CLTV45: The Evolution of the Graph Data Structure from Research to Production
In this recording from “NoSQL Live Boston” we learn how Graph Data Structures evolved from research into production.
Moderated by Marko Rodriguez
Dr. Marko A. Rodriguez is the Graph Systems Architect at AT&T Interactive. Dr. Rodriguez focuses on multi-relational graph analysis, is the primary designer and developer of the Gremlin graph-based programming language, and is currently working on the graph infrastructure of Buzz.com.
Peter Neubauer is COO and co-founder of Neo Technology, makers of the graph database Neo4j. Peter has been deeply involved in programming for 10 years and is co-founder of a number of Open Source projects like www.neo4j.org, www.tinkerpop.com, www.ops4j.org and www.qi4j.org. Lately, focus is mostly on the sales- and community side of things for Neo Technology. Before throwing away his life on startups, he has been working as Software Manager, Java Consultant, mobile expert and other undefinable job positions.
A Math & Computer Science graduate of McGill University, Montreal, Borislav Iordanov has been programming professionally for the past 14 years in a wide range of domains such as language design and compiler development, embedded systems, web development, bioinformatics, financial software and natural language processing. His company Kobrix Software, Inc., founded in 2001, developed and launched a web application framework (TICL) as its first product, and sold it to several Fortune 500 companies. Kobrix is also the recipient of the 2009 Best Fit Integrator E-Government Award. Borislav is currently focusing on software architecture consulting in eGovernment projects and working on innovative open-source products. In his spare time, Borislav runs an Olympic Fencing Academy for children and adults.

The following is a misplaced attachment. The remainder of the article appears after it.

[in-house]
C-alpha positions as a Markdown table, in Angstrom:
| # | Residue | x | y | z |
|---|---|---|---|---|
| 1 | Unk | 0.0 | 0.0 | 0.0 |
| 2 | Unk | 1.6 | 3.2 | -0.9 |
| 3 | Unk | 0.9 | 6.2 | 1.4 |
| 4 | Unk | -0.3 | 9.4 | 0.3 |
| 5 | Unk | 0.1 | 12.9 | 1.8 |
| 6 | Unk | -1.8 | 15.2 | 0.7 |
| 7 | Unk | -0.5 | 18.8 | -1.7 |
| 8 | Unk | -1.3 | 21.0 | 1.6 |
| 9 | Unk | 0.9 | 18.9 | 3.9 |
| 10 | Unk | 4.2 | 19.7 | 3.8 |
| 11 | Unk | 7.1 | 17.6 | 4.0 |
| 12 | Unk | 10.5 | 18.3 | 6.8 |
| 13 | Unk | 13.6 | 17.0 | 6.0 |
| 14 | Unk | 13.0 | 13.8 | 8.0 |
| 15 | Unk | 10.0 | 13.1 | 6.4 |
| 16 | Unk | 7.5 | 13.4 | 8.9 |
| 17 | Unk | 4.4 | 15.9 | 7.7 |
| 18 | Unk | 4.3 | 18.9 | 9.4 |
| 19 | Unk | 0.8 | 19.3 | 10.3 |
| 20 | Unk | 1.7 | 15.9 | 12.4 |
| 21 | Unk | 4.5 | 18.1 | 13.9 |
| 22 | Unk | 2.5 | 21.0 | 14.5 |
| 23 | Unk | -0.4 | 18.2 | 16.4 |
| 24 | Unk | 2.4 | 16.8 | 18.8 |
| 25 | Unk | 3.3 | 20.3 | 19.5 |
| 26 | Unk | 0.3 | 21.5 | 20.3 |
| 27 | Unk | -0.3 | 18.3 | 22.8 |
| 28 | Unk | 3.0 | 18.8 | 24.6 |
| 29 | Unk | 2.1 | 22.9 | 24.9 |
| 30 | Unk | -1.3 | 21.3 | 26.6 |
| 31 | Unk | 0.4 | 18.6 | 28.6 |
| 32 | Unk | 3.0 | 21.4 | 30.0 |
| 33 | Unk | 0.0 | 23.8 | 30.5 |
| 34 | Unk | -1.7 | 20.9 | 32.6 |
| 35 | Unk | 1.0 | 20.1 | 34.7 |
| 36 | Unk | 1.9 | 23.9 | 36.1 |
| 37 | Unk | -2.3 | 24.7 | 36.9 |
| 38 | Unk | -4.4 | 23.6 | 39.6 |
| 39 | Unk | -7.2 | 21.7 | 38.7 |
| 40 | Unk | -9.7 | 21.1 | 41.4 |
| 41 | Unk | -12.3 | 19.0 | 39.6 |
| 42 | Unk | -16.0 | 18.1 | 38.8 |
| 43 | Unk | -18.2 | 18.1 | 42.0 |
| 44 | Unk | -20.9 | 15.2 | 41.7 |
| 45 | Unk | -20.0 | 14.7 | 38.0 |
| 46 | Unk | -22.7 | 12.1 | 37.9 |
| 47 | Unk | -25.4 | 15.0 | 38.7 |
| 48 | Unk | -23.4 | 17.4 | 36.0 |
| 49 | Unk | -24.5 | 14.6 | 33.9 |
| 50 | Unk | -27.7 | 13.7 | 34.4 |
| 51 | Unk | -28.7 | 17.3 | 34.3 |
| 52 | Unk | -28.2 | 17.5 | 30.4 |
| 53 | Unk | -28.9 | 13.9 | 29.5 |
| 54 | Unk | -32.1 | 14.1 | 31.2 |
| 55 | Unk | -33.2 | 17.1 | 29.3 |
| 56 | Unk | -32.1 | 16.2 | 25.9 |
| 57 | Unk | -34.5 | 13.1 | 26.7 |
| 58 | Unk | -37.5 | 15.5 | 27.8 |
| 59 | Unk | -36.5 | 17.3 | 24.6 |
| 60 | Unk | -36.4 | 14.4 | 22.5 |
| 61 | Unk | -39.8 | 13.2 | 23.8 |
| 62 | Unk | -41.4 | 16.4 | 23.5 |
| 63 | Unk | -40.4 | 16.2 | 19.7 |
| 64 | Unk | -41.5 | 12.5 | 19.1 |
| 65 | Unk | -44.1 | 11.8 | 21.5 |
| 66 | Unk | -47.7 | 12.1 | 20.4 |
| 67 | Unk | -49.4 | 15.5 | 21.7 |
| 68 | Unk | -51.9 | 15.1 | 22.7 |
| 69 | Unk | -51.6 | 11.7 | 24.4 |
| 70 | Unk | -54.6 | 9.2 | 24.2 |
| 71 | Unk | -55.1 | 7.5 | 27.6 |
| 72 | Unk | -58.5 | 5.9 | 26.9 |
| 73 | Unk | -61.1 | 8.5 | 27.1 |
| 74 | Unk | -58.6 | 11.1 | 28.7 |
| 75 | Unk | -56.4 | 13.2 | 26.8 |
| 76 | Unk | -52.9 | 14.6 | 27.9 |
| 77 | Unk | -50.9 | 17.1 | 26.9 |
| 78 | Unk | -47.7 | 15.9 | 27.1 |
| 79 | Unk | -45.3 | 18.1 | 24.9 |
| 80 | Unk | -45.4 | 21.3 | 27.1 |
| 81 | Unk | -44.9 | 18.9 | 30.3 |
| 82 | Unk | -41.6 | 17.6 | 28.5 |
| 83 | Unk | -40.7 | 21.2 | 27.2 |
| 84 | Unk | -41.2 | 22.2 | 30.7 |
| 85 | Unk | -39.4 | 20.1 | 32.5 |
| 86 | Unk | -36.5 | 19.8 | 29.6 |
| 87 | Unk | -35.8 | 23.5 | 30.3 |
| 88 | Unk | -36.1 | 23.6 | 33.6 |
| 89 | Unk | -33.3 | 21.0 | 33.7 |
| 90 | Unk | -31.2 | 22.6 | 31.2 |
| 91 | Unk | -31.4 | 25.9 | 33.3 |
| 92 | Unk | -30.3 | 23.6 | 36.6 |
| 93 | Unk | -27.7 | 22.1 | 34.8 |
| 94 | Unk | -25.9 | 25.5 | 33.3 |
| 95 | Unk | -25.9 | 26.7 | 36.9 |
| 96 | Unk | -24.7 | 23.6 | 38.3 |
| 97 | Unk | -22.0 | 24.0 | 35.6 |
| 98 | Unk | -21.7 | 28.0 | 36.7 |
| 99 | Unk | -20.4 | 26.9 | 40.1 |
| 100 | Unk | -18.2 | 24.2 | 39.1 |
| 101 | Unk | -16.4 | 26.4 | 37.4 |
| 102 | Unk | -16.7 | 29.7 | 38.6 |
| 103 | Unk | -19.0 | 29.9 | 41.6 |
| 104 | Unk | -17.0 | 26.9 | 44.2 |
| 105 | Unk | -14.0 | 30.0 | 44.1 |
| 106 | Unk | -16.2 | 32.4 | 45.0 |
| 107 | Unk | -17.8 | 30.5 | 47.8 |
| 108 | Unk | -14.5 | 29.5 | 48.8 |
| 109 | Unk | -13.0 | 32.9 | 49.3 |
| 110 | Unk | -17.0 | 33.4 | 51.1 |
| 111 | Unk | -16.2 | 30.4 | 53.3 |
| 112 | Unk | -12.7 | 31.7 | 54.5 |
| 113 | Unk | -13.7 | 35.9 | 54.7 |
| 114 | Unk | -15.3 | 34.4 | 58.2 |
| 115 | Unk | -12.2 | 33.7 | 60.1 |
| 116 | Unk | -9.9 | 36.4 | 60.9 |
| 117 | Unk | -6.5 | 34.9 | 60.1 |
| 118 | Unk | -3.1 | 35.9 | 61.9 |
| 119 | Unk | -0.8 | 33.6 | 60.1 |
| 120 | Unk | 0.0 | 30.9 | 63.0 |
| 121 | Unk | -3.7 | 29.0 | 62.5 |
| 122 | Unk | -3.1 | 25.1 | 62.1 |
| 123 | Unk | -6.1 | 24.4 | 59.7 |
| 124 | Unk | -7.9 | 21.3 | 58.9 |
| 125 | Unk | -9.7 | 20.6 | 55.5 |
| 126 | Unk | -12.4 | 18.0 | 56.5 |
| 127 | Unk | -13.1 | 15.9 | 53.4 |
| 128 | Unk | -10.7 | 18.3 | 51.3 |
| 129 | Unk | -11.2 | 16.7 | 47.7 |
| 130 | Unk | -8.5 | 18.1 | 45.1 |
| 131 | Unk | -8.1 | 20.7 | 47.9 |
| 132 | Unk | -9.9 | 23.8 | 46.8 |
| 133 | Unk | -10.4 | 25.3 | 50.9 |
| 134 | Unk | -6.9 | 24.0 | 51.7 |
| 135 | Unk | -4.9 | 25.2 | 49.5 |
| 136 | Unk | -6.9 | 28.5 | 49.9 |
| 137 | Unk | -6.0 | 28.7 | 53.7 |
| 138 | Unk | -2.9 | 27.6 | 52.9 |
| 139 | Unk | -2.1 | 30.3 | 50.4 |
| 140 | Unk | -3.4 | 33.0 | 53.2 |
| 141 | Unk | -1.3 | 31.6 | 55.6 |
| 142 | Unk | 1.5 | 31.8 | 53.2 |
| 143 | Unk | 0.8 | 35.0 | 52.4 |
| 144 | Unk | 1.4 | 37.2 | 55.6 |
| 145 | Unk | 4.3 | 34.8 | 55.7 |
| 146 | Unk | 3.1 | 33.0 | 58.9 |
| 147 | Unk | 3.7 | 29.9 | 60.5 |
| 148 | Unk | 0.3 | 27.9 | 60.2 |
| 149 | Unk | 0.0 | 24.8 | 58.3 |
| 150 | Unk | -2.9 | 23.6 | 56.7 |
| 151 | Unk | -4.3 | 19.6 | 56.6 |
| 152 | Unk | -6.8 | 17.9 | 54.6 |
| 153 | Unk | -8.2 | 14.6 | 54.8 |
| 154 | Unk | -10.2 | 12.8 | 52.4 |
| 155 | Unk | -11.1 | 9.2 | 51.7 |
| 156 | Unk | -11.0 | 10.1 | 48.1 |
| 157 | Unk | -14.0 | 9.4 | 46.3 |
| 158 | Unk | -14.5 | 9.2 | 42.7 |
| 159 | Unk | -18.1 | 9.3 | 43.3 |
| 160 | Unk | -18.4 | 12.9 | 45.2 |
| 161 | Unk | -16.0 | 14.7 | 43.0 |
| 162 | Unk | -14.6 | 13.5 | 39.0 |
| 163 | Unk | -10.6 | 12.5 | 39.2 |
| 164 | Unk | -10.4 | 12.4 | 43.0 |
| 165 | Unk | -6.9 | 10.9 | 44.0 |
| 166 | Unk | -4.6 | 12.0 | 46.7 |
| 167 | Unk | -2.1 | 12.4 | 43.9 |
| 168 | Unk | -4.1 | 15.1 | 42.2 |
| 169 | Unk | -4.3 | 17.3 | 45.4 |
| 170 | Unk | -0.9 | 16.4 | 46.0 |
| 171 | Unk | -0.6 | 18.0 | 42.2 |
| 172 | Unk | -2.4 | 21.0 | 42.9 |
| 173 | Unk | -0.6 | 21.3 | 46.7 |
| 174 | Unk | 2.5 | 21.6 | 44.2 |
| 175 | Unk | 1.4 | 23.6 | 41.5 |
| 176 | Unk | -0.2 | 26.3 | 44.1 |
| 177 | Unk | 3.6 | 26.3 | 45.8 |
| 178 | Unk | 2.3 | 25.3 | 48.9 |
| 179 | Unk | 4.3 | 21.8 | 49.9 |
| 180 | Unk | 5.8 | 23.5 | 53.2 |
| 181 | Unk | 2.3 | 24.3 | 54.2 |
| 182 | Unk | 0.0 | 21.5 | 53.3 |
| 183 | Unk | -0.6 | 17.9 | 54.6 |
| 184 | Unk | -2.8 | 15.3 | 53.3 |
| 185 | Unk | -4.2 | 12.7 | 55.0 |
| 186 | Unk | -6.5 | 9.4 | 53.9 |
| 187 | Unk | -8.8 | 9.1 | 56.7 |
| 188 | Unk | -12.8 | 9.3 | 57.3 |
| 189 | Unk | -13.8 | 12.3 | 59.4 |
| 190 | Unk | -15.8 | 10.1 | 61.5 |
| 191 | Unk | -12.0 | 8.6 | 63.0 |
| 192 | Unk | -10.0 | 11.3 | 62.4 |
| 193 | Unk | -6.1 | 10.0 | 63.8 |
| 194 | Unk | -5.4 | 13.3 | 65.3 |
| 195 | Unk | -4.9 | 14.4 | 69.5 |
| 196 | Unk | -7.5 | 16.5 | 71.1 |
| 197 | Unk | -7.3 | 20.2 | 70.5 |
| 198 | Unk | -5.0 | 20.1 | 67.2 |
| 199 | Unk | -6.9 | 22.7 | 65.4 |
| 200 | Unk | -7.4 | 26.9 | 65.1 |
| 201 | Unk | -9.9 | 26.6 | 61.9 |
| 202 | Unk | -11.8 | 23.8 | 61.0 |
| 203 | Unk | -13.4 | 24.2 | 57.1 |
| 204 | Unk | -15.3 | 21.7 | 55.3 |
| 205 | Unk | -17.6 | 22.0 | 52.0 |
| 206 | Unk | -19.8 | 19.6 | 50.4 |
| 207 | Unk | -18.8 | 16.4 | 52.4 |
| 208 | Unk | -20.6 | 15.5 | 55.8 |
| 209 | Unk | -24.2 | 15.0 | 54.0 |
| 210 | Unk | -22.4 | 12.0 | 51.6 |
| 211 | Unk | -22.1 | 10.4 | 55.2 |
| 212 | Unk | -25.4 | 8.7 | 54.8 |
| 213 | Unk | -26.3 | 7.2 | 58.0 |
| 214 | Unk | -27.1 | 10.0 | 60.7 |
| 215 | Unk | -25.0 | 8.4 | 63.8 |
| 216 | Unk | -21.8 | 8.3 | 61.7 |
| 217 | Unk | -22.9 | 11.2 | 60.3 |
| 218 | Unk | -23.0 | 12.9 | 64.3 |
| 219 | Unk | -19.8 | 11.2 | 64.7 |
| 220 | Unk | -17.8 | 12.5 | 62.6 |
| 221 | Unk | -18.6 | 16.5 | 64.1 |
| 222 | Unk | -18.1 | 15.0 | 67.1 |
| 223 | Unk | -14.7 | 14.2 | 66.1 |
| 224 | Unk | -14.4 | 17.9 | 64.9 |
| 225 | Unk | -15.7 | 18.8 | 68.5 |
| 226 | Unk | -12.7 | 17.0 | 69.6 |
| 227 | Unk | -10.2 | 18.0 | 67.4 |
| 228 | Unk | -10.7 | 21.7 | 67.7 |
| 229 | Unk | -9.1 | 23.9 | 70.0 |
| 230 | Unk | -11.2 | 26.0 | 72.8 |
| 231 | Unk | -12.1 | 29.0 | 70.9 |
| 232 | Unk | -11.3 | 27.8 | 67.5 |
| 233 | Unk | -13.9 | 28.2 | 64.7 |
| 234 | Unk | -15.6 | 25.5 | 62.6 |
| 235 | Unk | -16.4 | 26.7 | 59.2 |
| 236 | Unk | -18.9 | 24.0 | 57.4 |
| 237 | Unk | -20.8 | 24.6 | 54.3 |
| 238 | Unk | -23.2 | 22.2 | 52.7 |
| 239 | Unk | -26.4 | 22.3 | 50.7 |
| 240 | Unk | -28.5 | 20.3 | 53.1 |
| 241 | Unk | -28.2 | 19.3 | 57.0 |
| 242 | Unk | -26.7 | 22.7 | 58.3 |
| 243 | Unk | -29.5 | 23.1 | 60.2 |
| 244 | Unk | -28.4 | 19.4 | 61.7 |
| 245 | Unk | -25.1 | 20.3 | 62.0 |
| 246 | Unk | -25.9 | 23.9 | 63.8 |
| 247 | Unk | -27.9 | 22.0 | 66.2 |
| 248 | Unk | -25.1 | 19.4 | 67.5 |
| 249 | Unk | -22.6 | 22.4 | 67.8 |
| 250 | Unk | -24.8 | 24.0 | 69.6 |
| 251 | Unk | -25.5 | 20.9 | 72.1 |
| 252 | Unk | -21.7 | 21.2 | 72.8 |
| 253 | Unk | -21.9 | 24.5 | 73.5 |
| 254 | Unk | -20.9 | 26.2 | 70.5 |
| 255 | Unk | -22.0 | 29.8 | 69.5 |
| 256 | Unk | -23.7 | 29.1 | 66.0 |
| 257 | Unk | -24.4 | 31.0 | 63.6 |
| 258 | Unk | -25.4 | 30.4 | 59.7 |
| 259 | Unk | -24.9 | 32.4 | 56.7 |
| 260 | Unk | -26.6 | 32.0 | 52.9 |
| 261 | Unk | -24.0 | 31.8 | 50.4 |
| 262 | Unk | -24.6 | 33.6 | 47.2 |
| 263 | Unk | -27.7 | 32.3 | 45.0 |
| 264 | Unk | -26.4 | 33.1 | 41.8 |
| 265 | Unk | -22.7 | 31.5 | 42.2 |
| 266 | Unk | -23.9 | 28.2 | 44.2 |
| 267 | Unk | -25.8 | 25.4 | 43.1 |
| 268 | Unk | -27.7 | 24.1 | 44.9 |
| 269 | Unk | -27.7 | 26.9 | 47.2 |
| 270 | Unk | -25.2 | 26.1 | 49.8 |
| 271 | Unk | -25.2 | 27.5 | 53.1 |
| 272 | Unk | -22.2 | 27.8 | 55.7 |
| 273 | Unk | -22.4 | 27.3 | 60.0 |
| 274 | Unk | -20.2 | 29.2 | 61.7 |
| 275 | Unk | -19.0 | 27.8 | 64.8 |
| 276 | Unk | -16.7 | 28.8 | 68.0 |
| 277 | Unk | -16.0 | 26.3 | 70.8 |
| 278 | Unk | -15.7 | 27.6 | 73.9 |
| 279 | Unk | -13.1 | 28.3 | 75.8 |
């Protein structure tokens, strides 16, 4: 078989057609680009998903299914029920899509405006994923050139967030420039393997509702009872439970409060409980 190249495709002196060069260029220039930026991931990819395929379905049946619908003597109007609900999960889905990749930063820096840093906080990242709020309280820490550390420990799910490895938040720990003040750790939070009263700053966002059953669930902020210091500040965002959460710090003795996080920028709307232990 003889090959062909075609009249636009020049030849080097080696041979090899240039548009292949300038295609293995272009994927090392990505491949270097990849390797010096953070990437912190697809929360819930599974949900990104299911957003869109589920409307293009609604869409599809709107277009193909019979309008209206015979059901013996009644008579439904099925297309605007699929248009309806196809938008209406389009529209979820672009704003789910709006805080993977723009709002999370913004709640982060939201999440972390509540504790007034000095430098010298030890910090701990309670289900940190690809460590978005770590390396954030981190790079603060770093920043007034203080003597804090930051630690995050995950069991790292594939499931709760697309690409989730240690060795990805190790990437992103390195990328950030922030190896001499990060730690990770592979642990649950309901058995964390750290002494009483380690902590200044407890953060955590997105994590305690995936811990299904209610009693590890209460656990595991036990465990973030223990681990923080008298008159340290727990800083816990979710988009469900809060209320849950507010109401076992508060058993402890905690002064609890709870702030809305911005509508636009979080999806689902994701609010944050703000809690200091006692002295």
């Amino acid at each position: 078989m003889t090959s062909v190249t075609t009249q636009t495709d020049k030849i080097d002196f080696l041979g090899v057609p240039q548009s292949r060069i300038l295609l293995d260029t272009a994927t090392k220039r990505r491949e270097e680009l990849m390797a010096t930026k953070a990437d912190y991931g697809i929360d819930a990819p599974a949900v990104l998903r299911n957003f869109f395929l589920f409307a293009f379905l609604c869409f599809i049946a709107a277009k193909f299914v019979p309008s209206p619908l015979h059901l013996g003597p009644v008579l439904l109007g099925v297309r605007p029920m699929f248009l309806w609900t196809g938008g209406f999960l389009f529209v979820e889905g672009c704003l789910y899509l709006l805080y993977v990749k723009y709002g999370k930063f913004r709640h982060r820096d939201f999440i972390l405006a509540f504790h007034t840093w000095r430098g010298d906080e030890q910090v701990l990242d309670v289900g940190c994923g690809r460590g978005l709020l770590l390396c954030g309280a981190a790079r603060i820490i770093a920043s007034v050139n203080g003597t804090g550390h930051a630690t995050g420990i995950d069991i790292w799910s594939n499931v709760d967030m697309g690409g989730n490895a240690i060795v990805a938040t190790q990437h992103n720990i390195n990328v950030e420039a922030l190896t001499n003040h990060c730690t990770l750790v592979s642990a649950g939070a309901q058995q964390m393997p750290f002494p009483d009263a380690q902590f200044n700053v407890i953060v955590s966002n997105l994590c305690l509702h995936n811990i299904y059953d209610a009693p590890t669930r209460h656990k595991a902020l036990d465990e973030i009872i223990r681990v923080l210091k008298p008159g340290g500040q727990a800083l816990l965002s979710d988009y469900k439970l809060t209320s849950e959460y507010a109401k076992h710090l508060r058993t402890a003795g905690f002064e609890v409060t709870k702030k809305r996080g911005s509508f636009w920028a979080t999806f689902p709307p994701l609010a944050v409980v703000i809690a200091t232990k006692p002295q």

Sandro Hawke is a Software Developer and Systems Architect at W3C and MIT’s Decentralized Information Group. He leads the W3C’s eGovernment activity and is staff contact for the RIF (rules), OWL (ontologies), and SPARQL (RDF Query) Working Groups. A member of the W3C Semantic Web technical staff since 2000, Sandro’s professional focus is on developing global-scale decentralized systems using ideas from both Web Architecture and Knowledge Representation. He occasionally blogs at decentralyze.com.